Yet another feature of the invention resides broadly in the alkali-free aluminoborosilicate glass having a coefficient of thermal expansion α20/300 of between 2.8×10−6/K and 3.6×106/K, which has the following composition (in % by weight, based on oxide): SiO2>58-65; B2O3>6-11.5; Al2O3>21-25; MgO 4-8; CaO 0-8; SrO 2.6-<8; BaO 0-<0.5; with SrO+BaO>3; and ZnO 0-2.

Still another feature of the invention resides broadly in the aluminoborosilicate glass characterized in that it comprises more than 18% by weight, preferably at least 20.5% by weight, particularly preferably at least 21% by weight, of Al0 3.

A further feature of the invention resides broadly in the aluminoborosilicate glass characterized in that the glass comprises more than 8% by weight of B2O3.

Another feature of the invention resides broadly in the aluminoborosilicate glass characterized in that it additionally comprises: ZrO2 0-2; TiO2 0-2; with ZrO2+TiO2 0-2; As2O3 0-1.5; Sb2O3 0-1.5; SnO2 0-1.5; CeO2 0-1.5; Cl0-1.5; F0-1.5; SO4 2− 0-1.5; with AS2O3+Sb2O3+SnO2+CeO2+Cl+F+SO4 2− 0-1.5.

Yet another feature of the invention resides broadly in the aluminoborosilicate glass characterized in that the glass is free of arsenic oxide and antimony oxide, apart from unavoidable impurities, and that it can be produced in a float plant.

Still another feature of the invention resides broadly in the aluminoborosilicate glass which has a coefficient of thermal expansion α20/300 of between 2.8×10−6/K and 3.6×10−6/K, a glass transition temperature Tg of >700° C. and a density ρ of <2.600 g/cm3.

A further feature of the invention resides broadly in the use of the aluminoborosilicate glass as substrate glass in display technology.

Another feature of the invention resides broadly in the use of the aluminoborosilicate glass as substrate glass in thin-film photovoltaics.

All, or substantially all, of the components and methods of the various embodiments may be used with at least one embodiment or all of the embodiments, if more than one embodiment is described herein.

All of the patents, patent applications and publications recited herein, and in the Declaration attached hereto, are hereby incorporated by reference as if set forth in their entirety herein.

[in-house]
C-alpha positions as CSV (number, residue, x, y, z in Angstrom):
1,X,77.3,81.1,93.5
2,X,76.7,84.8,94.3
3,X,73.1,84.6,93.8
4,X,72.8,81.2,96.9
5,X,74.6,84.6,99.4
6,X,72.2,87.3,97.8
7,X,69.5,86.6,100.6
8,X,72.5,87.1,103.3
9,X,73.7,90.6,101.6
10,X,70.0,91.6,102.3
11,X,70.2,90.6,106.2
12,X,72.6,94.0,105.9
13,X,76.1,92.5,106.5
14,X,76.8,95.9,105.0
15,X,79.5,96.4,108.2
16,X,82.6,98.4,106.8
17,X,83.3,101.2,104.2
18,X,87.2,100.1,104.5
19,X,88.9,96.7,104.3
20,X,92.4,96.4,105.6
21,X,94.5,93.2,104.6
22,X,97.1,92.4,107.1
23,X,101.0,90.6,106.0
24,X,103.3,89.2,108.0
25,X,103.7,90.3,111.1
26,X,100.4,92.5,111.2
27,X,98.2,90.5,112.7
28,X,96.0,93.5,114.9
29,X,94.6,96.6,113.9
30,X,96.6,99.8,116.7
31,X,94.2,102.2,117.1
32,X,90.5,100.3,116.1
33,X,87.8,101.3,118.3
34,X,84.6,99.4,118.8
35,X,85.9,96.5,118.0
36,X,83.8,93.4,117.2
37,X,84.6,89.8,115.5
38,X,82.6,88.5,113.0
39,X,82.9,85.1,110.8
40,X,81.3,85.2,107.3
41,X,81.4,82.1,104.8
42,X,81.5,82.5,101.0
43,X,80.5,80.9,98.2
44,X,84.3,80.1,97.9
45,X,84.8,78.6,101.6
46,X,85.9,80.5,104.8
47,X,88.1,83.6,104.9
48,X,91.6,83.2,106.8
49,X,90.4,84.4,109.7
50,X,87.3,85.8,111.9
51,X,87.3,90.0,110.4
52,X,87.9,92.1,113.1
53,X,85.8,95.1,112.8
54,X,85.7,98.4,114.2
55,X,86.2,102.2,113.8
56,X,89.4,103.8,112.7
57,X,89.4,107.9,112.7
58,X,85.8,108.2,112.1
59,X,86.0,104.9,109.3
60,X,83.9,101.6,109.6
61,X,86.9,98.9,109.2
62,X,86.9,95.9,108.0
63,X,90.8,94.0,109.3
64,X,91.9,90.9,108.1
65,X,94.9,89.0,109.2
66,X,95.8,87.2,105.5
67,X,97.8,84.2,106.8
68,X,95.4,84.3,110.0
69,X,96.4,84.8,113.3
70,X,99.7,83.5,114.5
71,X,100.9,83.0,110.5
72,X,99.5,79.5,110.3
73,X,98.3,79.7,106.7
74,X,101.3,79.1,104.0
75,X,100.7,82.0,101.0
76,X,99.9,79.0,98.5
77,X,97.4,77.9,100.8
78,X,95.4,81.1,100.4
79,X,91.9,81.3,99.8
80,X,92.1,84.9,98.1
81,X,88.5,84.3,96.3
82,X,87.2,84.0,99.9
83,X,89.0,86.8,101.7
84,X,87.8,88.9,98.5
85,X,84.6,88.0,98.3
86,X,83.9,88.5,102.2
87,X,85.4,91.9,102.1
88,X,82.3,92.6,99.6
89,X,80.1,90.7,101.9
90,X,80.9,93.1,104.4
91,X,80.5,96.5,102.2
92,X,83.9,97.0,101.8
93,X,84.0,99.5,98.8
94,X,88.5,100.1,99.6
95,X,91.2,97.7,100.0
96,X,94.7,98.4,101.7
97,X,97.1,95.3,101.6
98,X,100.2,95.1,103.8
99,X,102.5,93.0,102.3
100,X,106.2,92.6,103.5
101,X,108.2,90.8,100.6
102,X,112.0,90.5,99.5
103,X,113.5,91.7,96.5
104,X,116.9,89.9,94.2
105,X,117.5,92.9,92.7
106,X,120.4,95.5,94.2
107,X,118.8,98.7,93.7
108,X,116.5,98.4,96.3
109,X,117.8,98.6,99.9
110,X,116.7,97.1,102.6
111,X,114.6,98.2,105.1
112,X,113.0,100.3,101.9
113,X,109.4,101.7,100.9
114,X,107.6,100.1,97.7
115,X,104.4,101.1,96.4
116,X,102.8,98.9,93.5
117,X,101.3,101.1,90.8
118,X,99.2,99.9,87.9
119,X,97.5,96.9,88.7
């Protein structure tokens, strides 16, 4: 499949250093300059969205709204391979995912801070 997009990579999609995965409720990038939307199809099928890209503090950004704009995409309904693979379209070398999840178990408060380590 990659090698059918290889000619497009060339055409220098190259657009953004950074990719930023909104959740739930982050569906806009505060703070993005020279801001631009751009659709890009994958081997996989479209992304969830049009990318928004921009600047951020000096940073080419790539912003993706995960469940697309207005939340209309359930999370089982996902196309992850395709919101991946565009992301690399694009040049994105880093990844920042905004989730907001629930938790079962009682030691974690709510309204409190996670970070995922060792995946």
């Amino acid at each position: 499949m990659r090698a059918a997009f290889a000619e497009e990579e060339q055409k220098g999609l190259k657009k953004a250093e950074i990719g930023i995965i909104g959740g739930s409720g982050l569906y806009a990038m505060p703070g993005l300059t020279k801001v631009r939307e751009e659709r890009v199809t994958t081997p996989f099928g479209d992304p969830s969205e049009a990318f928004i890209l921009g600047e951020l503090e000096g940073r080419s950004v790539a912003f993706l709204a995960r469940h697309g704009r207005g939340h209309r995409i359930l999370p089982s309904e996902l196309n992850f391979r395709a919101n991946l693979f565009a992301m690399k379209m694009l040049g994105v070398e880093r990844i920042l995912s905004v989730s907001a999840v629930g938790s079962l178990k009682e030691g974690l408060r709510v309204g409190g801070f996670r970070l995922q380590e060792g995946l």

The corresponding foreign and international patent publication applications, namely, Federal Republic of Germany Patent Application No. 100 00 837.2-45, filed on Jan. 12, 2000, having inventors Dr. Ulrich PEUCHERT and Dr. Peter BRIX, as well as their published equivalents, and other equivalents or corresponding applications, if any, in corresponding cases in the Federal Republic of Germany and elsewhere, and the references cited in any of the documents cited herein, are hereby incorporated by reference as if set forth in their entirety herein, are hereby incorporated by reference as if set forth in their entirety herein.

The corresponding foreign and international patent publication applications, namely, Federal Republic of Germany Patent Application No. 100 00 836.4-45, filed on Jan. 12, 2000, [NHL-SCT-18] having inventors Dr. Ulrich PRUCHERT and Dr. Peter BRIX, as well as their published equivalents, and other equivalents or corresponding applications, if any, in corresponding cases in the Federal Republic of Germany and elsewhere, and the references cited in any of the documents cited herein, are hereby incorporated by reference as if set forth in their entirety herein, are hereby incorporated by reference as if set forth in their entirety herein.

The corresponding foreign and international patent publication applications, namely, Federal Republic of Germany Patent Application No. 100 00 838.0-45, filed on Jan. 12, 2000, [NHL-SCT-19] having inventors Dr. Ulrich PEUCHERT and Dr. Peter BRIX, as well as their published equivalents, gold other equivalents or corresponding applications, if any, in corresponding cases in the Federal Republic of Germany and elsewhere, and the references cited in any of the documents cited herein, are hereby incorporated by reference as if set forth in their entirety herein, are hereby incorporated by reference as if set forth in their entirety herein.

The corresponding foreign and international patent publication applications, namely, Federal Republic of Germany Patent Application No. 100 00 839.9-45, filed on Jan. 12, 2000, [NHL-SCT-20] having inventors Dr. Ulrich PEUCHERT and Dr. Peter BRIX, as well as their published equivalents, and other equivalents or corresponding applications, if any, in corresponding cases in the Federal Republic of Germany and elsewhere, and the references cited in any of the documents cited herein, are hereby incorporated by reference as if sew forth in their entirety herein, are hereby incorporated by reference as if set forth in their entirety herein.

The U.S. Pat. No. 5,374,595 issued on Dec. 20, 1994 to William H. Dumbaugh, Jr., et al. and entitled “High liquidus viscosity glasses for flat panel displays”, and its other equivalents or corresponding applications, if any, and the references cited in any of the documents cited therein, are hereby incorporated by reference as if set forth in their entirety herein.